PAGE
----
In the meeting of Committee of Secretaries held on 8th February, 2018, NITI Aayog was tasked with formulation of a National Strategy Plan for AI in consultation with Ministries and Departments concerned, academia and private sector. NITI Aayog has prepared and placed on its website on 4th June 2018 a discussion paper on National Strategy on Artificial Intelligence identifying following five sectors to be focused upon: Healthcare, Agriculture, Education, Smart Cities and Infrastructure, Smart Mobility and Transportation.

In order to create a policy framework and to develop the ecosystem for Artificial Intelligence, Ministry of Electronics & Information Technology, has constituted four committees covering all the aspects of AI. These Committees are:

  1. Committee on platforms and data for AI
  2. Committee on leveraging AI for identifying National Missions in key sectors
  3. Committee on mapping technological capabilities, key policy enablers, skilling, re-skilling and R&D
  4. Committee on cybersecurity, safety, legal and ethical issues.

Ministry of Commerce & Industry

Business NewsNews

As per recommendation of 14th Finance Commission, the States have access to additional borrowing limits subject to fulfillment of conditions. Fiscal deficit of all States will be anchored to an annual limit of 3 % of Gross State Domestic Product (GSDP). The States will be eligible for flexibility of 0.25 % over and above this for any given year for which the borrowing limits are to be fixed if their debt-GSDP ratio is less than or equal to 25 % in the preceding year. States will be further eligible for an additional borrowing limit of 0.25 % of GSDP in a given year for which the borrowing limits are to be fixed if the interest payments are less than or equal to 10 % of the revenue receipts in the preceding year. The flexibility in availing the additional limit under either of the two options or both will be available to a State only if there is no revenue deficit in the year in which borrowing limits are to be fixed and the immediately preceding year.

During the 4th Meeting of Governing Council of NITI Aayog, some States pointed-out that permission accorded by Department of Expenditure, Ministry of Finance, to eligible States were sometimes delayed due to bunching of proposals received from different States at different intervals into one consolidated approval.  The UOI, keeping in view its policy for cooperative federalism, has henceforth decided to simplify the process of approval of such additional borrowing limits requested by States. It will process each proposal along with complete information independently as and when it is received in contrast to the earlier process of bunching all proposals into a single proposal.

This simplification process is in continuation of the Governments’ reform through simplified consent mechanism, which mandated States to have their borrowing calendar for as per their cash flow projections based on Governments’ consent conveyed to them. It is expected that this will further enhance transparency and predictability in the borrowing calendar and boost capital expenditure in eligible States.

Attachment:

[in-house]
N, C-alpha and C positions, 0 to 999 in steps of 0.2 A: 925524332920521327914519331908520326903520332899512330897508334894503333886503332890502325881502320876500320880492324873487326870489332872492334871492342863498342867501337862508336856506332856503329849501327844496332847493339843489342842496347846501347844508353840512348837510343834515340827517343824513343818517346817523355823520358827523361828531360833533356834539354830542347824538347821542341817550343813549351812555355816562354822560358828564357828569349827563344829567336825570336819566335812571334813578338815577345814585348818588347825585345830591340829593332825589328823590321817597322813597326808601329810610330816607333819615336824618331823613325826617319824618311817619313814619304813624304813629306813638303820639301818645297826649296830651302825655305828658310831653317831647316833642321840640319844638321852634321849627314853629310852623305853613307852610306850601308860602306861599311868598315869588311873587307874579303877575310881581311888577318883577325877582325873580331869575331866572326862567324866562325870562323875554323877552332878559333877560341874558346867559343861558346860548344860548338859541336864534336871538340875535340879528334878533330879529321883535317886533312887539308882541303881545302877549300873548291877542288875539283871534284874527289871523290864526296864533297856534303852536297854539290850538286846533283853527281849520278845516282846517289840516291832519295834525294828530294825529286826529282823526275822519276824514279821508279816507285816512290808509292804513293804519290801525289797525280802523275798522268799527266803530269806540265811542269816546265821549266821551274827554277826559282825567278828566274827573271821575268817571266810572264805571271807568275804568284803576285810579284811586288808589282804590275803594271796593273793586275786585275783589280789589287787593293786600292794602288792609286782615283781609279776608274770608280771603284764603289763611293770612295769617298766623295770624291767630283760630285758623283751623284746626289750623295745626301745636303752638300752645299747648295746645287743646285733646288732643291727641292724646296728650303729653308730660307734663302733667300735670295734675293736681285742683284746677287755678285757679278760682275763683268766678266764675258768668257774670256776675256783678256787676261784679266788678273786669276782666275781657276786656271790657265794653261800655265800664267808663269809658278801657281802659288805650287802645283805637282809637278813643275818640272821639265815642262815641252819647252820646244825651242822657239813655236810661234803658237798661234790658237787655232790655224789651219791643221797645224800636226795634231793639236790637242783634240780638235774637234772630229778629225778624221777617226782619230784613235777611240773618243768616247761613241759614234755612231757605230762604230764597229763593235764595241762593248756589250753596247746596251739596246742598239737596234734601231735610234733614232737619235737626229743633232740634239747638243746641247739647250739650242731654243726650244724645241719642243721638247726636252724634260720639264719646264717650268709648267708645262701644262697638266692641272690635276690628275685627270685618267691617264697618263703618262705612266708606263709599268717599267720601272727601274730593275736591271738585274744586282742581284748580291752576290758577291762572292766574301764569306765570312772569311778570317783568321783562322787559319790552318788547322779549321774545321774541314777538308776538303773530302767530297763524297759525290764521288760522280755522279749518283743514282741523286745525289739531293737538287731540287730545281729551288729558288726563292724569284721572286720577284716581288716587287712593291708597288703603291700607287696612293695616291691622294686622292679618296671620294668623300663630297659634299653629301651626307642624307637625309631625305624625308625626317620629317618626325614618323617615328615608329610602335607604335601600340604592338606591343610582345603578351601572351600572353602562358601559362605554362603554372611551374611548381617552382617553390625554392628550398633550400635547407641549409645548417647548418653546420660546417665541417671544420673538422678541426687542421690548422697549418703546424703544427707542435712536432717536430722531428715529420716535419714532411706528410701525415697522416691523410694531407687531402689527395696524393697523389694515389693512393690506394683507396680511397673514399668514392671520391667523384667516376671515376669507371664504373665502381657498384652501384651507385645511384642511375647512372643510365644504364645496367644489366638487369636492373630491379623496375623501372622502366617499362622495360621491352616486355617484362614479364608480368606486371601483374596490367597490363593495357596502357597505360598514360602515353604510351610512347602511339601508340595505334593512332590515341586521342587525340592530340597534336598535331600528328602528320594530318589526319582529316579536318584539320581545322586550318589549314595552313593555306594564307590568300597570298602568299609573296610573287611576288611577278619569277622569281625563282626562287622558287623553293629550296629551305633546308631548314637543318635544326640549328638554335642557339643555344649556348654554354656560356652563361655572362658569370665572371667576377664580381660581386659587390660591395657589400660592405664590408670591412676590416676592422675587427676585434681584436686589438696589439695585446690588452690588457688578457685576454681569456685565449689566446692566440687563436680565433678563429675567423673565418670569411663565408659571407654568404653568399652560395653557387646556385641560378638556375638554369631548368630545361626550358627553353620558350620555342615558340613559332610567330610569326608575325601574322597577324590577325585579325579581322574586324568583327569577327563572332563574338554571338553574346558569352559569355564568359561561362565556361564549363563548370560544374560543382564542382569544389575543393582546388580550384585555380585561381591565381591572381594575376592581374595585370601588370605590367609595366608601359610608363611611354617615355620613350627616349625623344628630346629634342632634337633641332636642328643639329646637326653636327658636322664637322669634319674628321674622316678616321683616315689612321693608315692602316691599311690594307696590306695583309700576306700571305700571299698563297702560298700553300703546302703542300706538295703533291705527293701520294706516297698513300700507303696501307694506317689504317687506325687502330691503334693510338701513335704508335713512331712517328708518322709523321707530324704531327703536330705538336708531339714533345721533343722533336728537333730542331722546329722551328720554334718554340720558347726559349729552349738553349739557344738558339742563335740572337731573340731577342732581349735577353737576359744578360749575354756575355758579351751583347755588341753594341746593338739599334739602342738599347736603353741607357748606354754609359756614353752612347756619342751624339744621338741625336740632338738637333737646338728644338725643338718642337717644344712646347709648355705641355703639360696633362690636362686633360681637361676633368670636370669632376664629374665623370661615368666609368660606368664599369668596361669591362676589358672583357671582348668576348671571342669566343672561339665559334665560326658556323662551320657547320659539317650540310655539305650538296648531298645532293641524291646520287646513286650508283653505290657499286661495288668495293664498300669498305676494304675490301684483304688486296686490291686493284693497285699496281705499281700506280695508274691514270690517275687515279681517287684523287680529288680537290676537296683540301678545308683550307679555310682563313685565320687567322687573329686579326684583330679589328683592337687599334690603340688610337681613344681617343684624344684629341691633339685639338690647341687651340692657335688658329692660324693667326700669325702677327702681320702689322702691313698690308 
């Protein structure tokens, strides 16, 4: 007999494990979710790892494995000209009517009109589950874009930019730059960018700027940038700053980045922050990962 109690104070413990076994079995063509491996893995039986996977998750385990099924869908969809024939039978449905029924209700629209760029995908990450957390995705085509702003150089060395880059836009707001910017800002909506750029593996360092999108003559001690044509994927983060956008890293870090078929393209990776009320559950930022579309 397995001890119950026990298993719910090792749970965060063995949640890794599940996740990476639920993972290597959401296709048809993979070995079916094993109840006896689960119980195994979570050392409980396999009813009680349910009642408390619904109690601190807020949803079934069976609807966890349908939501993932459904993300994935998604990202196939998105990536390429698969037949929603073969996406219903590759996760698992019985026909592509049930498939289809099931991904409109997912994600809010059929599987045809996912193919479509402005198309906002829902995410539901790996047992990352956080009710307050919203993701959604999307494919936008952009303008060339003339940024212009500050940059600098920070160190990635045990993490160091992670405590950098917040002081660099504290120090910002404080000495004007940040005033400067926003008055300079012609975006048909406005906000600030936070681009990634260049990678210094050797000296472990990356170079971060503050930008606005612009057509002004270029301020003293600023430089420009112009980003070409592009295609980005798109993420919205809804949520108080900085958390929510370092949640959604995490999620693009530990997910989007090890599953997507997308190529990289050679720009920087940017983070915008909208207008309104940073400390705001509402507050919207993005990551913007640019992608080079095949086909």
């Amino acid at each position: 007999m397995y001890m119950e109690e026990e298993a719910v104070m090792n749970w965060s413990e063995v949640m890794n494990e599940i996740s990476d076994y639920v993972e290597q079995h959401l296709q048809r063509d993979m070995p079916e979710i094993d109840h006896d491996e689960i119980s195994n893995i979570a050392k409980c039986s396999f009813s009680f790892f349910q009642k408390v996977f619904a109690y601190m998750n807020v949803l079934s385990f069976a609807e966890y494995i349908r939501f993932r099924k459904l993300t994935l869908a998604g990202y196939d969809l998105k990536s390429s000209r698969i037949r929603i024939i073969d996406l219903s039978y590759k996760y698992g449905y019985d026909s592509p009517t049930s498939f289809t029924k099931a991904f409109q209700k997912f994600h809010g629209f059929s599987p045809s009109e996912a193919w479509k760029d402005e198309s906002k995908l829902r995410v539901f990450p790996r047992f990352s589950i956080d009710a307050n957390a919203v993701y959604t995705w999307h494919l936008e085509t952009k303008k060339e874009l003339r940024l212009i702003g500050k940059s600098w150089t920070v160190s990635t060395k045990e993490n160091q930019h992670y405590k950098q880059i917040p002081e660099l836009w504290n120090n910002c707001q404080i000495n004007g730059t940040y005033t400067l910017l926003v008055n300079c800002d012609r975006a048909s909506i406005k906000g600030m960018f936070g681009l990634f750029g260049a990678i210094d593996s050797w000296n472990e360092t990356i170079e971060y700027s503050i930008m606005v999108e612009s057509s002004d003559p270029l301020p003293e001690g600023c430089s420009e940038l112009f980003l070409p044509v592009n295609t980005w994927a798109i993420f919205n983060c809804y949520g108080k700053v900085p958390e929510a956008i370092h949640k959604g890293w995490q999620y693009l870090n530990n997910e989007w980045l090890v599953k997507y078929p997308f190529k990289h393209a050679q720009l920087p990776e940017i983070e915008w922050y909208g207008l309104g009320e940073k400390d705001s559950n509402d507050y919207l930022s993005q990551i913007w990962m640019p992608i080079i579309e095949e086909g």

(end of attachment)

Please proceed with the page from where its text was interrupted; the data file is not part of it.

Ministry of Finance

NewsTreaties/Conventions/International Agreements

Aiming to foster growth for India’s nascent artificial intelligence (AI) and machine learning (ML) ecosystem, NITI Aayog and Google have come together to work on a range of initiatives to help build the AI ecosystem across the country and. To focus on training, hackathons, mentoring startups, and providing research grants, a Statement of Intent (SoI) was signed to this effect by NITI Aayog and Google. The NITI Aayog has been entrusted to setup a national programme to conduct research and development in frontier technologies such as AI. In furtherance of this mandate, NITI Aayog has been developing India’s national strategy on AI along with the National Data and Analytics Portal to enable the wide deployment and use of AI. Artificial Intelligence is going to disrupt the way business is done and India, in particular, is uniquely poised in utilising AI to innovate for social and inclusive good. India is embracing future technologies such as machine learning and AI to augment its capacity in healthcare, improve outcomes in education, develop innovative governance systems for our citizens and improve overall economic productivity of the nation. This partnership with Google will unlock massive training initiatives, support startups and encourage AI research through PhD scholarships, all of which contributes to the larger idea of a technologically-empowered New India. Under the aegis of this program, Google will train and incubate Indian AI startups in an accelerator program. These startups will be mentored and coached by Google and its affiliates to enable them to better leverage AI in their respective business models. To help bolster the research ecosystem, one of the initiatives includes funding Indian researchers, scholars and university faculty for conducting AI-based research. Further, Google will also bring its online training courses on AI to students, graduates and engineers to numerous cities across India, in the form of study groups and developer-run courses. NITI Aayog and Google will organize a AI/ML hackathon that will be focused on solving key challenges within agriculture, education, healthcare, financial inclusion, transportation/mobility and more. This hackathon may use Kaggle, a global platform, to help facilitate international participation into these planned hackathon challenges. Google through the NITI Aayog, will conduct hands-on training programs that aim to sensitise policymakers and technical experts in governments about relevant AI tools, and how they can be used to streamline governance.

Google and NITI Aayog will work on the following initiatives

  • Organise trainings for relevant government functionaries to introduce them to open source AI tools with the goal of enabling more effective governance.
  • Awarding grants and scholarships to researchers, scholars and university faculty conducting cutting edge research in the field of AI/ML in India.
  • Organising AI/ML study jams for students and developers based on Google’s Machine Learning Crash Course (MLCC) on the fundamentals of machine learning.
  • Incubating Indian AI/ML startups in a program where they will be mentored by Google to better leverage AI in their respective business models.
  • Organise a hackathon focused on using AI/ML and open data sets to solve key challenges within agriculture, education, healthcare, etc. in India

[Press Release no. 1531504]

NITI Aayog